To be honest, I had a great time in Port Harcourt. In the ’80s, life in the city was a young man’s dream and doing my national service at the refinery turned out to be quite exciting as well. I’d been posted to the company’s human resources department and the manager in charge put together an informal, 9-month internship program that saw me rotate through all the main HR functions. I learnt a lot and my stay there sparked off a love affair with all things HR that has lasted nearly 35 years.
Despite enjoying myself so much, I turned down an offer to stay on at the refinery in a permanent role at the end of my service year and returned home to Lagos. At the time, it seemed reasonable to assume that Lagos offered considerably broader options with regards to employment.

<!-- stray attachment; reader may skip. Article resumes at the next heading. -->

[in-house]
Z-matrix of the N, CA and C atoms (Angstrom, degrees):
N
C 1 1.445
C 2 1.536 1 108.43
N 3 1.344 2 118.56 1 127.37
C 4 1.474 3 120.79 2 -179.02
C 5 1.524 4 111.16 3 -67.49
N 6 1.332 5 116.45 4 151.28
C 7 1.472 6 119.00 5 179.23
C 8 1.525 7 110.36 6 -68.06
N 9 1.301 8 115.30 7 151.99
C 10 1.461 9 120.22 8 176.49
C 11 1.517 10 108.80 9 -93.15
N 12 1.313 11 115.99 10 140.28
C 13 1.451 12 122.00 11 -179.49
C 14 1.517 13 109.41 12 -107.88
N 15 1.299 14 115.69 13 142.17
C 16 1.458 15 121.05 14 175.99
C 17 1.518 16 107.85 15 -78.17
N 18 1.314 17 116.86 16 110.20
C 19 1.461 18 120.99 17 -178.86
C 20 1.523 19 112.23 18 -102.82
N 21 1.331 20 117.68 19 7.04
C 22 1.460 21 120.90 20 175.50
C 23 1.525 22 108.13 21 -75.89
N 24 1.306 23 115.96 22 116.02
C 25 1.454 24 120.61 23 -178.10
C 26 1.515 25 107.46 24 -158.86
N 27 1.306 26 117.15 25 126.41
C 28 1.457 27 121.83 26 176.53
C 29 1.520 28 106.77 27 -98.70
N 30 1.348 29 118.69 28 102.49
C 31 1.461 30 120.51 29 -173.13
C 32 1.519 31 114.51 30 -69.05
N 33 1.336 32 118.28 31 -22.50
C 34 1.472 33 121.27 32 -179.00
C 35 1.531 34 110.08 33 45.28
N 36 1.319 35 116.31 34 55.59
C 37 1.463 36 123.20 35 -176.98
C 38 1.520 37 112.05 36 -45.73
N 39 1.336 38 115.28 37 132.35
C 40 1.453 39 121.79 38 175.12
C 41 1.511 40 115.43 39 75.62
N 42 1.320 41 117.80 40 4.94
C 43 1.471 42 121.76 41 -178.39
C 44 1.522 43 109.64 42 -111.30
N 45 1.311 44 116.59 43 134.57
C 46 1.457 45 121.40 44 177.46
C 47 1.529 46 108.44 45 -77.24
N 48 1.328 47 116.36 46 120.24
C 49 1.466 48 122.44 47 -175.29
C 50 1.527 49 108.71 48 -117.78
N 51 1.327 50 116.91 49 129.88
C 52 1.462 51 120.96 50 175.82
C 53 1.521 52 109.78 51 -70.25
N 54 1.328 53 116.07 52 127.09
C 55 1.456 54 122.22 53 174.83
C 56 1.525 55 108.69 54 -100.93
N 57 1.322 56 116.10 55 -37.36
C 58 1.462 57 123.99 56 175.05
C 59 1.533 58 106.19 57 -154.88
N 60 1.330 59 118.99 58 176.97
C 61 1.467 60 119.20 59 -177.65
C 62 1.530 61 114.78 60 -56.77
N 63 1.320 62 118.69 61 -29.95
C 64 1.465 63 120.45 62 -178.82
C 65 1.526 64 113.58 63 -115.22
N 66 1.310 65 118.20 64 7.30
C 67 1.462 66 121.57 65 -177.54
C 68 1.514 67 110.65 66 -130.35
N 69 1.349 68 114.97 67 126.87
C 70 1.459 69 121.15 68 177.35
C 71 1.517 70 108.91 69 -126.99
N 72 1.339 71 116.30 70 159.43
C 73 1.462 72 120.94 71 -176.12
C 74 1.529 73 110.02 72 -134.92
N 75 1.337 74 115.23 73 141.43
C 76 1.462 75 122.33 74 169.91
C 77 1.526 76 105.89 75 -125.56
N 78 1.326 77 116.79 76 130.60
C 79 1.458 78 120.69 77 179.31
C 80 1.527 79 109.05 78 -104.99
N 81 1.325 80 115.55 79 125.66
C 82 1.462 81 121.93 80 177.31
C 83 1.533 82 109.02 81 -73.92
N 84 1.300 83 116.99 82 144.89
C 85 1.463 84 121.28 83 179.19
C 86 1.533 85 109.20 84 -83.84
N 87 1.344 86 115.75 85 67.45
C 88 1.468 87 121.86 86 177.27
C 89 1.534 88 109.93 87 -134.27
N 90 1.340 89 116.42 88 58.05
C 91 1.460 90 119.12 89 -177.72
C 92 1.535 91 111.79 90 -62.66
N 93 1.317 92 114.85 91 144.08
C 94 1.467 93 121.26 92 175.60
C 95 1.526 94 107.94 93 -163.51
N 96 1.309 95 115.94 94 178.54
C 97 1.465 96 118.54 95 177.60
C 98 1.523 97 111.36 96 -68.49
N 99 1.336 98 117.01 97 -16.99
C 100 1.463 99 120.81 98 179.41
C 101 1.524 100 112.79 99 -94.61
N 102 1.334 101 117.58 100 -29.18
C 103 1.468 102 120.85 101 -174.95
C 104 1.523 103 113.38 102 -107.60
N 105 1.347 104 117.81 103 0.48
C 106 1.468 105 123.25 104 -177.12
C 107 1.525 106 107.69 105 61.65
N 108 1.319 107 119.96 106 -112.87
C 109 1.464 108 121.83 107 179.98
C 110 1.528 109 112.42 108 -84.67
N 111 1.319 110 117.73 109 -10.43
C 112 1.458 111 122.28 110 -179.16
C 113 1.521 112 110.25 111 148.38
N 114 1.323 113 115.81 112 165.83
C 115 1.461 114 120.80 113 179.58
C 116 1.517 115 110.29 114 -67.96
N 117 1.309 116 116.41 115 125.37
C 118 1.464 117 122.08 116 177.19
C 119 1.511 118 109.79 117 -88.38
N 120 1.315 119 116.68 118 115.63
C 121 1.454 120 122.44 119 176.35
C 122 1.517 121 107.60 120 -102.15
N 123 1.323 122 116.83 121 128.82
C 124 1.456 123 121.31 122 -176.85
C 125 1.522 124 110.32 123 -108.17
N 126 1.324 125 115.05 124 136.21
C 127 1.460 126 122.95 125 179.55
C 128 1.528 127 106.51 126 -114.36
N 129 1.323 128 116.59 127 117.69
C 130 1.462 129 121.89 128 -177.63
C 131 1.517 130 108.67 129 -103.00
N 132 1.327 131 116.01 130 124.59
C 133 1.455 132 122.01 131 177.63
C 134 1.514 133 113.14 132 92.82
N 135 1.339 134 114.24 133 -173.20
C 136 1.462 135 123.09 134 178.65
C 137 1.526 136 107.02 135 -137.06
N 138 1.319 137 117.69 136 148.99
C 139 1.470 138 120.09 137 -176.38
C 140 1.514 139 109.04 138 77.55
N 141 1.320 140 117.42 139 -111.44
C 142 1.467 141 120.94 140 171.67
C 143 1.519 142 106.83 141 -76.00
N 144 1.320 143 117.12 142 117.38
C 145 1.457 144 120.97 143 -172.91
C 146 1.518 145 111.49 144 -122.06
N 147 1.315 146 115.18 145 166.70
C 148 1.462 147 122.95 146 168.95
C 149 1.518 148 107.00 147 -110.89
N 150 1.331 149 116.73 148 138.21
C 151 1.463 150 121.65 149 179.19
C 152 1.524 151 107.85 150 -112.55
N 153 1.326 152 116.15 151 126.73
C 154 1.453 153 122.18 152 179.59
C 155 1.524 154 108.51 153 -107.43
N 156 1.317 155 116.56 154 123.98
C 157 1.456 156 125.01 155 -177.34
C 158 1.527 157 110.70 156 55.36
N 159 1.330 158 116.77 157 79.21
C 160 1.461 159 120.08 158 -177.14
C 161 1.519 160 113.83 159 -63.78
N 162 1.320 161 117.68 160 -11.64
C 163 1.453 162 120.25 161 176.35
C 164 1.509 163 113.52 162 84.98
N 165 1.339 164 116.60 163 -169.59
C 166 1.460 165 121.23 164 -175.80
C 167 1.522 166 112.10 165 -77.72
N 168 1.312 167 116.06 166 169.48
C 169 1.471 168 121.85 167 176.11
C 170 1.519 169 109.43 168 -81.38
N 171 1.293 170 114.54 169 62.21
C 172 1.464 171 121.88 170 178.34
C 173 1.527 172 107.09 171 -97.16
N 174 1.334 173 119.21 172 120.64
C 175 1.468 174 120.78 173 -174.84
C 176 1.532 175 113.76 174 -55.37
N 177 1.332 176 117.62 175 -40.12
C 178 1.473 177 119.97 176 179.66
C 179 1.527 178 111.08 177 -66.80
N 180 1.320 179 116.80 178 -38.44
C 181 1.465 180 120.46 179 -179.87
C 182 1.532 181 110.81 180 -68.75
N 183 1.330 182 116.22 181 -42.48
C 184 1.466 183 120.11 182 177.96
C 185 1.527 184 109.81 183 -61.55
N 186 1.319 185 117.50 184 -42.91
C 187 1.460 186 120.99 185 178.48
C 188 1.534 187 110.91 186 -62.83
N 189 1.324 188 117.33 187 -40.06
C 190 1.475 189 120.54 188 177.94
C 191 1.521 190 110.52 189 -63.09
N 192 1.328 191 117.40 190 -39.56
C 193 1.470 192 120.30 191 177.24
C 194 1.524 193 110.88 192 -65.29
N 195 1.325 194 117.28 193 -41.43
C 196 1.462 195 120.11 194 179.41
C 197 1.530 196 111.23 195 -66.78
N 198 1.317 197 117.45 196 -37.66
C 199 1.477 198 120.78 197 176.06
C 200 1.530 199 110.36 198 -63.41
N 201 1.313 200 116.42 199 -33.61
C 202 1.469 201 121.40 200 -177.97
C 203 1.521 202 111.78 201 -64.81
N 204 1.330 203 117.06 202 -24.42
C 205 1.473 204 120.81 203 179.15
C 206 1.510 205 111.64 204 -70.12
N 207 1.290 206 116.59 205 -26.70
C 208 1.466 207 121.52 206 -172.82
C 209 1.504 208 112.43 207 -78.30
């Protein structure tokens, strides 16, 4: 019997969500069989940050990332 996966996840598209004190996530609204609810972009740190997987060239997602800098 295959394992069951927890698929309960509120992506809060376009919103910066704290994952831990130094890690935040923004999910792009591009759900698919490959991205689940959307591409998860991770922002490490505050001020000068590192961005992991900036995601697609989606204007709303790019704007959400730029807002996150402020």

Shortly after my arrival back home, you can imagine my surprise when I received a letter inviting me to attend an interview with one of the big three oil majors operating in the country. To this day, I’m not sure how that invitation came about. I do know that I hadn’t yet started to look for work so I definitely hadn’t applied to this particular company. Perhaps a relative or family friend had spoken up on my behalf.
In any event, a week later I headed off to my first job interview, all scrubbed up and wearing my best suit. Sadly, there were no ‘selfies’ in those days, but I’m sure I must have been a sight.
My appointment was for 10 a.m and to make sure I wouldn’t be late, I decided to arrive a bit earlier. So, at 9 a.m on the dot I walked bravely up to the efficient – looking young woman at the reception desk on the ground floor of the company’s headquarters on Victoria Island and politely informed her that I was there for an interview. She looked me up and down for a moment and then motioned me to take a seat on one of the row of chairs in the reception area.